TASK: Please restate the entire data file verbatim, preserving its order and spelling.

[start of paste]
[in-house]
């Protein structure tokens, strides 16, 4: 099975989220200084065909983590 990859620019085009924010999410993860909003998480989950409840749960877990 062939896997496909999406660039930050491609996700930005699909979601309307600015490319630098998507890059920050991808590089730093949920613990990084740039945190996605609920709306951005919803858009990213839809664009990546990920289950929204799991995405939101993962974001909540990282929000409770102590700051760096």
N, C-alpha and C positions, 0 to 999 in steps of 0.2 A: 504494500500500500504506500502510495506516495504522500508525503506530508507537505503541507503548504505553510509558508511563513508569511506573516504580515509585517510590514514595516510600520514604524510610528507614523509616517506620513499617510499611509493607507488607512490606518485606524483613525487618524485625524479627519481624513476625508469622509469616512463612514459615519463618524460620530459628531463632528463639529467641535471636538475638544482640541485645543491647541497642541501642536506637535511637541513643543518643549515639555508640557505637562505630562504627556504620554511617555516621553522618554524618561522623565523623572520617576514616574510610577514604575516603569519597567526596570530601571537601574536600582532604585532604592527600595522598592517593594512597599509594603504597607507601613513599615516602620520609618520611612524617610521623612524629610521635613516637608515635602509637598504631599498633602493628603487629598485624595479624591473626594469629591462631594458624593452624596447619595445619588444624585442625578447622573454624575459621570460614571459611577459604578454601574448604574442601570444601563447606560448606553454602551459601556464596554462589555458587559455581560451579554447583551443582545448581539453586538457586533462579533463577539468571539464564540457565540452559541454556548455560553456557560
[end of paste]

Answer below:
[in-house]
């Protein structure tokens, strides 16, 4: 099975989220200084065909983590 990859620019085009924010999410993860909003998480989950409840749960877990 062939896997496909999406660039930050491609996700930005699909979601309307600015490319630098998507890059920050991808590089730093949920613990990084740039945190996605609920709306951005919803858009990213839809664009990546990920289950929204799991995405939101993962974001909540990282929000409770102590700051760096």
N, C-alpha and C positions, 0 to 999 in steps of 0.2 A: 504494500500500500504506500502510495506516495504522500508525503506530508507537505503541507503548504505553510509558508511563513508569511506573516504580515509585517510590514514595516510600520514604524510610528507614523509616517506620513499617510499611509493607507488607512490606518485606524483613525487618524485625524479627519481624513476625508469622509469616512463612514459615519463618524460620530459628531463632528463639529467641535471636538475638544482640541485645543491647541497642541501642536506637535511637541513643543518643549515639555508640557505637562505630562504627556504620554511617555516621553522618554524618561522623565523623572520617576514616574510610577514604575516603569519597567526596570530601571537601574536600582532604585532604592527600595522598592517593594512597599509594603504597607507601613513599615516602620520609618520611612524617610521623612524629610521635613516637608515635602509637598504631599498633602493628603487629598485624595479624591473626594469629591462631594458624593452624596447619595445619588444624585442625578447622573454624575459621570460614571459611577459604578454601574448604574442601570444601563447606560448606553454602551459601556464596554462589555458587559455581560451579554447583551443582545448581539453586538457586533462579533463577539468571539464564540457565540452559541454556548455560553456557560